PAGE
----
# JVM

# Server-Class Machine Detection

Starting with J2SE 5.0, when an application starts up, the launcher can attempt to detect whether the application is running on a "server-class" machine and, if so, use the Java HotSpot Server Virtual Machine (server VM) instead of the Java HotSpot Client Virtual Machine (client VM). The aim is to improve performance even if no one configures the VM to reflect the application it's running. In general, the server VM starts up more slowly than the client VM, but over time runs more quickly.

Note: For Java SE 6, the definition of a server-class machine is one with at least 2 CPUs and at least 2GB of physical memory. In Java SE 6, server-class detection occurs if neither -server nor -client is specified when launching the application on an i586 or Sparc 32-bit machine running Solaris or Linux. As the following table shows, the i586 Microsoft Windows platform uses the client VM by default. The remaining Sun-supported platforms use only the server VM.

# About G1 Garbage Collector, Permanent Generation and Metaspace

By Poonam-Oracle on Mar 19, 2014

We received some questions around the G1 garbage collector and the use of Permanent Generation with it. There seems to be some confusion that the Hotspot JVM does not use permanent generation when G1 is used as the garbage collector. Here’s some clarification:

• JDK 7: PermGen

Permanent Generation still exists in JDK 7 and its updates, and is used by all the garbage collectors. In JDK7, the effort to remove the permanent generation was started and some parts of the data residing in the permanent generation were moved to either the Java Heap or to the native heap. Permanent generation was not completely removed and it still exists in JDK 7 and its updates. Here's the list of things that were moved out of the permanent generation in JDK7:

Symbols were moved to the native heap

Interned strings were moved to the Java Heap

Class statics were moved to the Java Heap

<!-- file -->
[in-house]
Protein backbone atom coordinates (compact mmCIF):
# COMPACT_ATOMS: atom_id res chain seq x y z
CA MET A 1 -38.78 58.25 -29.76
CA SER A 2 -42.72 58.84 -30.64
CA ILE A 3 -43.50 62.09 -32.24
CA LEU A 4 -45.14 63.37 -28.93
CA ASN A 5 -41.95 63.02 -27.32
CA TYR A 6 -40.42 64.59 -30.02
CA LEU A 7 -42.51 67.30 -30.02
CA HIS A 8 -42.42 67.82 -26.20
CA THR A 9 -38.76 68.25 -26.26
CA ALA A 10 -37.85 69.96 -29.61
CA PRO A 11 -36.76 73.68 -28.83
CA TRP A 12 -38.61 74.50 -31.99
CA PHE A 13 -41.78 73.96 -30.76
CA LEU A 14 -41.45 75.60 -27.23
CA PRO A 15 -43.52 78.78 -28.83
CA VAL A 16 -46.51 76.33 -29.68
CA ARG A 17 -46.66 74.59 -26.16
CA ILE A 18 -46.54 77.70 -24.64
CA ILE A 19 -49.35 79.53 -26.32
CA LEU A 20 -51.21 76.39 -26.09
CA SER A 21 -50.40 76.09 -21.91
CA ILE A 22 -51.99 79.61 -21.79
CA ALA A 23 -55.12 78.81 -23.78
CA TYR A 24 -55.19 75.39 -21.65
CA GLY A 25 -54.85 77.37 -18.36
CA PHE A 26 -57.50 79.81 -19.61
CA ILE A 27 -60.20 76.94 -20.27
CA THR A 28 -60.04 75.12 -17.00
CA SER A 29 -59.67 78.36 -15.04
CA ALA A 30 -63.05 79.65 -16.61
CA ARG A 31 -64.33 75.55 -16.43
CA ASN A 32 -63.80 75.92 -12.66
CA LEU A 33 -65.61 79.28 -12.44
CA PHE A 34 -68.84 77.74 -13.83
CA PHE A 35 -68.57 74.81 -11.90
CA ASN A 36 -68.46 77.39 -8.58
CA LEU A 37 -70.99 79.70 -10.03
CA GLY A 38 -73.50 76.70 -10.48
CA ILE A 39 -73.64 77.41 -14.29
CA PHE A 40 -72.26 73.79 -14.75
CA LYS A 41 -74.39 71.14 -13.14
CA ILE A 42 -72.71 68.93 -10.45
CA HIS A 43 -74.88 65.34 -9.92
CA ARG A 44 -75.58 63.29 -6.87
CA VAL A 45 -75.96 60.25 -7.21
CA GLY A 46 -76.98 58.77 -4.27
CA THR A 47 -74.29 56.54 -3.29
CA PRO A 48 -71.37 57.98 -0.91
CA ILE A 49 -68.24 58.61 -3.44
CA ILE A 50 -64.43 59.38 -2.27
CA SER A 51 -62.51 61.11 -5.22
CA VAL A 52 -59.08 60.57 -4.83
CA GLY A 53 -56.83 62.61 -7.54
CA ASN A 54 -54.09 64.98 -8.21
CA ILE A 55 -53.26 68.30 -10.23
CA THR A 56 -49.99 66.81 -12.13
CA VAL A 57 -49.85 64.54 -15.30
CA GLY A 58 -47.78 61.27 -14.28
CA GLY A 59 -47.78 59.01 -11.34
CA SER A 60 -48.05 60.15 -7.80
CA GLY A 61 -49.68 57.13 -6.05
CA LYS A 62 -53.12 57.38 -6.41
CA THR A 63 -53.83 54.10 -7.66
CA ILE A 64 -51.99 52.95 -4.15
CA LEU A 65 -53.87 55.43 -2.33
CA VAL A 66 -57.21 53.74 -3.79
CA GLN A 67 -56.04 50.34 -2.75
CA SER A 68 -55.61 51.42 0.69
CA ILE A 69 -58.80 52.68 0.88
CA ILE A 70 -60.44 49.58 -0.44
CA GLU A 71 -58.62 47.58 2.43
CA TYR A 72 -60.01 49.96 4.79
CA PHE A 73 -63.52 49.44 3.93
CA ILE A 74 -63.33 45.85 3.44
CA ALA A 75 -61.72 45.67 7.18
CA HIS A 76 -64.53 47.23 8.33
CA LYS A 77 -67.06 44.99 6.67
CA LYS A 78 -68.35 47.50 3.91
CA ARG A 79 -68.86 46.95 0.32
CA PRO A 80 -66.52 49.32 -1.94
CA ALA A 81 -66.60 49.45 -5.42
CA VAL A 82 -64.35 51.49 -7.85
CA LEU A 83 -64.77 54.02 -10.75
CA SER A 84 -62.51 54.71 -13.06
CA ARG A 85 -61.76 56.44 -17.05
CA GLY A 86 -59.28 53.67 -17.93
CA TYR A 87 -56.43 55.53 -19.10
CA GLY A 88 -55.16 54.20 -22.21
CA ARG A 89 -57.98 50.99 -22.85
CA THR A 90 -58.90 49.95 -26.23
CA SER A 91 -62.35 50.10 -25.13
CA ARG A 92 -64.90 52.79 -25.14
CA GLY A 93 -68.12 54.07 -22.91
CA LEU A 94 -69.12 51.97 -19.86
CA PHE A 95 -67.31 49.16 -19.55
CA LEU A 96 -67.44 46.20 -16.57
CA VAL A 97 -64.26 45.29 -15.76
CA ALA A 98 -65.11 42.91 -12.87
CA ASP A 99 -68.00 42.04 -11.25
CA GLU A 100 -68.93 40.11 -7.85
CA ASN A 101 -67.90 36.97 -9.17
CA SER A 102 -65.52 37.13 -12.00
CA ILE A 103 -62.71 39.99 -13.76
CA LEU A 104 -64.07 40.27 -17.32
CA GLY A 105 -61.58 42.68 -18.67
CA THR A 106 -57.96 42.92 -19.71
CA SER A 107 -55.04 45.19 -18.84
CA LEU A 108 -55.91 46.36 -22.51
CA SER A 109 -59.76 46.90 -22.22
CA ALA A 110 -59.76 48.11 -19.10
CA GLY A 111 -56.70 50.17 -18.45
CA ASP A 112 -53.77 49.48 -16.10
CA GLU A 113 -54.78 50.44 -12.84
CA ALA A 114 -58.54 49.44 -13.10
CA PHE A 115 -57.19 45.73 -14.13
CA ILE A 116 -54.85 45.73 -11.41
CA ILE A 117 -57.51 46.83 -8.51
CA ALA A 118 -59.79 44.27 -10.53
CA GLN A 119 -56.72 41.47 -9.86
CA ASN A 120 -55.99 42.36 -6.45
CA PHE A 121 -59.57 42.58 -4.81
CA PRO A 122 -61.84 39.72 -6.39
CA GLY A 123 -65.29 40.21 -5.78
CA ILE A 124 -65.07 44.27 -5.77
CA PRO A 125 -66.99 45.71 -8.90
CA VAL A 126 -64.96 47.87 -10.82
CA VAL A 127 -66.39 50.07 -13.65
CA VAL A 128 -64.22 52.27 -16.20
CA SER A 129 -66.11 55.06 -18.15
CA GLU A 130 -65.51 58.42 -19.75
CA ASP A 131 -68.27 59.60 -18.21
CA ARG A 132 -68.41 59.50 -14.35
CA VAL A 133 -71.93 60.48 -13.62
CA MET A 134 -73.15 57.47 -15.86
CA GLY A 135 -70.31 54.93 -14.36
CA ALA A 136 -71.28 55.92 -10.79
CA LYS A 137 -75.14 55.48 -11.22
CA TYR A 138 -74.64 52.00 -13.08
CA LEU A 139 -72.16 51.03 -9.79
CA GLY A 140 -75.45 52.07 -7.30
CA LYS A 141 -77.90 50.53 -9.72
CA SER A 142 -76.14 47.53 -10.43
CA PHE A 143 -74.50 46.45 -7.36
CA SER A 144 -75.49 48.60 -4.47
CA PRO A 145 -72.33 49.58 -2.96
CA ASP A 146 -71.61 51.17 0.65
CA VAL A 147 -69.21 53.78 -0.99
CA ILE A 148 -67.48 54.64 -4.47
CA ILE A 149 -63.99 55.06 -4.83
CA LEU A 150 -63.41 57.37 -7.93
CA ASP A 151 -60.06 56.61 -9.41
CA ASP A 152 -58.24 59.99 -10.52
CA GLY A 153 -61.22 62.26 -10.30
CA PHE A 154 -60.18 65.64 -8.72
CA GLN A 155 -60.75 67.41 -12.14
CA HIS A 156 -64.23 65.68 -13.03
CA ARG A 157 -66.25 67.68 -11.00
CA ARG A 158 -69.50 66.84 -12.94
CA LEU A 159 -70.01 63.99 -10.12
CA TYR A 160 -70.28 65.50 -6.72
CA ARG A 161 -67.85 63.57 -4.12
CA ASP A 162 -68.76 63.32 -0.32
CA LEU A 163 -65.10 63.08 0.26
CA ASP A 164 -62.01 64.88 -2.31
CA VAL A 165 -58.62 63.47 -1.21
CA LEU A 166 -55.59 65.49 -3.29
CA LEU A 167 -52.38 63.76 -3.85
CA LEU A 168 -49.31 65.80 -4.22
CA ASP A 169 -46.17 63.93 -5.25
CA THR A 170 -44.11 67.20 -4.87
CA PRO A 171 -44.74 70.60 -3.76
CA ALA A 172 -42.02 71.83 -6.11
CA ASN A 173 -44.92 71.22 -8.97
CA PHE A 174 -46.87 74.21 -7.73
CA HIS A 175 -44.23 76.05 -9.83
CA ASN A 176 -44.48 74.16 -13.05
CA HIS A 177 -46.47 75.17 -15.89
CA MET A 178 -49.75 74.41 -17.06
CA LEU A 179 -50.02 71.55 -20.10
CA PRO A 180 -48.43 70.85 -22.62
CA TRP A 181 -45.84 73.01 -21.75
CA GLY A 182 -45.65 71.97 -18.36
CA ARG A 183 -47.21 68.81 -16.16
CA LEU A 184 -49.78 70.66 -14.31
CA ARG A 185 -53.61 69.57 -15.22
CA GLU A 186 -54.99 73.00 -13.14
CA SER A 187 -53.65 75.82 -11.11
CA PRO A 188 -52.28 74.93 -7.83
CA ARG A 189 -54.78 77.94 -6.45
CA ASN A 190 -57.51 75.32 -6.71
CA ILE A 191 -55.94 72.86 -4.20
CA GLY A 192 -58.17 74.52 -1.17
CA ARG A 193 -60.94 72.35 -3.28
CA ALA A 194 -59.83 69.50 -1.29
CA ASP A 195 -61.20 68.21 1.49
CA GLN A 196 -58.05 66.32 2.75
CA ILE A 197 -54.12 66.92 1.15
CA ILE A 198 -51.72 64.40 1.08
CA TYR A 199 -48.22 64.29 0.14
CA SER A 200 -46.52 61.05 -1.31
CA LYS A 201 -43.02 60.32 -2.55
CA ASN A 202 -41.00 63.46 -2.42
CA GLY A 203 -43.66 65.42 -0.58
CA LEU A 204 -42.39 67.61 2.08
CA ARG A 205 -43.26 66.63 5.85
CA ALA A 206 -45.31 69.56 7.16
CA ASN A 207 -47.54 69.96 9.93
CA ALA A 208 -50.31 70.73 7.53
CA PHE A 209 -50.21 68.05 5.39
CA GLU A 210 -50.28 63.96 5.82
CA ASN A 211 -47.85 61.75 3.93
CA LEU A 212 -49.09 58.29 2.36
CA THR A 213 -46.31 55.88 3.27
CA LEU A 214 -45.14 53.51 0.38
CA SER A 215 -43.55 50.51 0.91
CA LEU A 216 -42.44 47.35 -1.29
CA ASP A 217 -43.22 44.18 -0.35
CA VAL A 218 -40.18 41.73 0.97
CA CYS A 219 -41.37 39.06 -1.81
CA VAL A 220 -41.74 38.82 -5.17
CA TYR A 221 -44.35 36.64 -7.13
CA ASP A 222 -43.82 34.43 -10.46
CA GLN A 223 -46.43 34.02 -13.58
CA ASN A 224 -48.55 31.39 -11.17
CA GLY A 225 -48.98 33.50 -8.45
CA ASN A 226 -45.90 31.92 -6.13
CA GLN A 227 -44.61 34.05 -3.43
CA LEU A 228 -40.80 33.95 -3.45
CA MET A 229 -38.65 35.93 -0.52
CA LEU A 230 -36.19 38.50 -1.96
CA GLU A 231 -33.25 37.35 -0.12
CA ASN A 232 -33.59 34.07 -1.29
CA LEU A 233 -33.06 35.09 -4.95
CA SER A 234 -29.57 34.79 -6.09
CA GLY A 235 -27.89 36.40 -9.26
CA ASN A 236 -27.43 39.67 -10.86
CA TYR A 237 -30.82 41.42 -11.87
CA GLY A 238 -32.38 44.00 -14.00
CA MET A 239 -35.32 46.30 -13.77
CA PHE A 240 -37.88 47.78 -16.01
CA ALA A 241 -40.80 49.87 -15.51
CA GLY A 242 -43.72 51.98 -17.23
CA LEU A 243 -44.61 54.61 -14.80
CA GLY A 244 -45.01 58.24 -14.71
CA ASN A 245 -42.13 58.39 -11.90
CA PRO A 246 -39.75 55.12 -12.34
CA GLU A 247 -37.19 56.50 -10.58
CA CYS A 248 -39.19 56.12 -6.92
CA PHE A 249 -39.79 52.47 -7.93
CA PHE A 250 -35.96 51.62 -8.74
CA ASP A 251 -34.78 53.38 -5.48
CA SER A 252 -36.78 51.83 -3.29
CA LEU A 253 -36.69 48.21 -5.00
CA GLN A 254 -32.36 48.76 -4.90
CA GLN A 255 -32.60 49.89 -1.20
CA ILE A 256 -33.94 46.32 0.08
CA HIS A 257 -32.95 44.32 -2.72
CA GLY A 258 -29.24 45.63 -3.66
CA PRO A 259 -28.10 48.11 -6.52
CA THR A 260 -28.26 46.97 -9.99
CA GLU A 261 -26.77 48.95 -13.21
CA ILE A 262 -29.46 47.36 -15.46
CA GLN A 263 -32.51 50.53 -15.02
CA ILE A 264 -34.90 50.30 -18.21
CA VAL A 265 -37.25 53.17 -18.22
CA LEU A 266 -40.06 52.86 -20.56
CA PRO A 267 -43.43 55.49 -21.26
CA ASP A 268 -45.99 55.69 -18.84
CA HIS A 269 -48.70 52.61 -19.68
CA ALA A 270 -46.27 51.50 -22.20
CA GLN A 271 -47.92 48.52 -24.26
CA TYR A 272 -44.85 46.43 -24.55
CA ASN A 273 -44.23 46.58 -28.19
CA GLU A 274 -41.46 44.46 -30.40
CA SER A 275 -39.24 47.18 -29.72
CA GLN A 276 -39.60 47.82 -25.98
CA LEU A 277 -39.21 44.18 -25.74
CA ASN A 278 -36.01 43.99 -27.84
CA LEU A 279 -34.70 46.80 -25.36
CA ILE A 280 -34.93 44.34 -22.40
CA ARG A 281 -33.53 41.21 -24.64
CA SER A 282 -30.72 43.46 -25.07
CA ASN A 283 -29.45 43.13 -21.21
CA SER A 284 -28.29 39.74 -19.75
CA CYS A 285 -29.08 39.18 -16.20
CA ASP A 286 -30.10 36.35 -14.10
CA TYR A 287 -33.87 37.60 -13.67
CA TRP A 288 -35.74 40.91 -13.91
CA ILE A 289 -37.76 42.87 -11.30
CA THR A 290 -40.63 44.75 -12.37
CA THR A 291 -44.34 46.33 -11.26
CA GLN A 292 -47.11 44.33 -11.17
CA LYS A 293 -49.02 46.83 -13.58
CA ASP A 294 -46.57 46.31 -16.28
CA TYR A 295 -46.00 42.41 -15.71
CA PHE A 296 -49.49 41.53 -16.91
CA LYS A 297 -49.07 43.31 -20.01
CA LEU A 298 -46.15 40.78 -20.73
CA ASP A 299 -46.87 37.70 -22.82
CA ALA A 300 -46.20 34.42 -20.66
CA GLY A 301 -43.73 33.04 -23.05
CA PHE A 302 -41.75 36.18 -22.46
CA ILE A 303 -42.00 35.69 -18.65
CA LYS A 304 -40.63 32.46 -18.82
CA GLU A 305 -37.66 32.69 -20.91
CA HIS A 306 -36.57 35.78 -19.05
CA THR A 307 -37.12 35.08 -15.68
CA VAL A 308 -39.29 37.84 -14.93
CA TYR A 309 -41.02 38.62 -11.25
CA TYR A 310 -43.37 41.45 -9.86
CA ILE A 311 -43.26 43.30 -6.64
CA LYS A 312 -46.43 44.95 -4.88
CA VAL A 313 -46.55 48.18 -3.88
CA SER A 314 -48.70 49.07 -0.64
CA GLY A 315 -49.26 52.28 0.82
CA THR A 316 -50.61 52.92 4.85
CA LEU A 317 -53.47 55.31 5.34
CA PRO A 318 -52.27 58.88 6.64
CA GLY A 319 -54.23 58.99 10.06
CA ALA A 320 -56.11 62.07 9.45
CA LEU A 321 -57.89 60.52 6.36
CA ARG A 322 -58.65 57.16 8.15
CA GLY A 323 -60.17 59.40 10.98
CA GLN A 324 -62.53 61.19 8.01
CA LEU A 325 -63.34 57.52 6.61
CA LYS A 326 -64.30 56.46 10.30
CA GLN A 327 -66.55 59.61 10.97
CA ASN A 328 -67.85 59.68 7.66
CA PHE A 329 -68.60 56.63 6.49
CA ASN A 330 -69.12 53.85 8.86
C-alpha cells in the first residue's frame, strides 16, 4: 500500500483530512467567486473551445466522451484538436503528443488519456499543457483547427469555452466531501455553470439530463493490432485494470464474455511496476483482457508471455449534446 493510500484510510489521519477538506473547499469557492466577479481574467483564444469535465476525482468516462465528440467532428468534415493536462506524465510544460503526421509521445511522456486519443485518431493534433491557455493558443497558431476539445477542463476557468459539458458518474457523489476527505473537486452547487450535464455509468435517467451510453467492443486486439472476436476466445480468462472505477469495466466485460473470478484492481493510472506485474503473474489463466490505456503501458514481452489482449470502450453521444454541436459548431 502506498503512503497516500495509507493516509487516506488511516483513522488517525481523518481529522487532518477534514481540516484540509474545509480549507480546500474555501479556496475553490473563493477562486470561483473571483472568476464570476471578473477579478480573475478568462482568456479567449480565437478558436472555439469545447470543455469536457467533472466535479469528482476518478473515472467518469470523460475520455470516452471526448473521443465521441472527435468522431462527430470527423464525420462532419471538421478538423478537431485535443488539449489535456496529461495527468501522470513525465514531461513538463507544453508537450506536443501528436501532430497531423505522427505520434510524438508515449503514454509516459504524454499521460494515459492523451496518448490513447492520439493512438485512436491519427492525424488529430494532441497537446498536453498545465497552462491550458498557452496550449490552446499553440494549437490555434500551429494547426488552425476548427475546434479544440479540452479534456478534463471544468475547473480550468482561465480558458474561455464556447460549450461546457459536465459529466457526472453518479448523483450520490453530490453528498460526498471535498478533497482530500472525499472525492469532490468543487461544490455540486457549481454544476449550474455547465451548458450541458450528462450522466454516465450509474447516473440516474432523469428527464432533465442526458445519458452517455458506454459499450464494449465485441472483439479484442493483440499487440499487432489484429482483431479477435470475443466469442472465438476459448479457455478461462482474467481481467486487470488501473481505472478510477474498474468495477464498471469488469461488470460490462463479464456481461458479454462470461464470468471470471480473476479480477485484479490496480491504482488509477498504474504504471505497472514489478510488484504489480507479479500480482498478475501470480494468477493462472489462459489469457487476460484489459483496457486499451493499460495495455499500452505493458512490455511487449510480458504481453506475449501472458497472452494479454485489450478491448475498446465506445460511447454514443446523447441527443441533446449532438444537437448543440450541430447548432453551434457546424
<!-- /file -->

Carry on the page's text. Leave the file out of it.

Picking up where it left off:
• JDK7: G1 and PermGen

With G1 collector, PermGen is collected only at a Full GC which is a stop-the-world (STW) GC. If G1 is running optimally then it does not do Full GCs. G1 invokes the Full GCs only when the PermGen is full or when the application does allocations faster than G1 can concurrently collect garbage.

With CMS garbage collector, we can use option -XX:+CMSClassUnloadingEnabled to collect PermGen space in the CMS concurrent cycle. There is no equivalent option for G1. G1 only collects PermGen during the Full stop-the-world GCs.

We can use options PermSize and MaxPermSize to tune the PermGen space size according to the application needs.

• JDK8: PermGen

Permanent generation has been completely removed in JDK 8. This work has been done under the bug https://bugs.openjdk.java.net/browse/JDK-6964458. Options PermSize and MaxPermSize have also been removed in JDK 8.

Email to openjdk alias regarding the PermGen elimination project: http://mail.openjdk.java.net/pipermail/hotspot-dev/2012-September/006679.html

• JDK8: Metaspace

In JDK 8, classes metadata is now stored in the native heap and this space is called Metaspace. There are some new flags added for Metaspace in JDK 8:

• -XX:MetaspaceSize=<NNN> where <NNN> is the initial amount of space(the initial high-water-mark) allocated for class metadata (in bytes) that may induce a garbage collection to unload classes. The amount is approximate. After the high-water-mark is first reached, the next high-water-mark is managed by the garbage collector
• -XX:MaxMetaspaceSize=<NNN> where <NNN> is the maximum amount of space to be allocated for class metadata (in bytes). This flag can be used to limit the amount of space allocated for class metadata. This value is approximate. By default there is no limit set.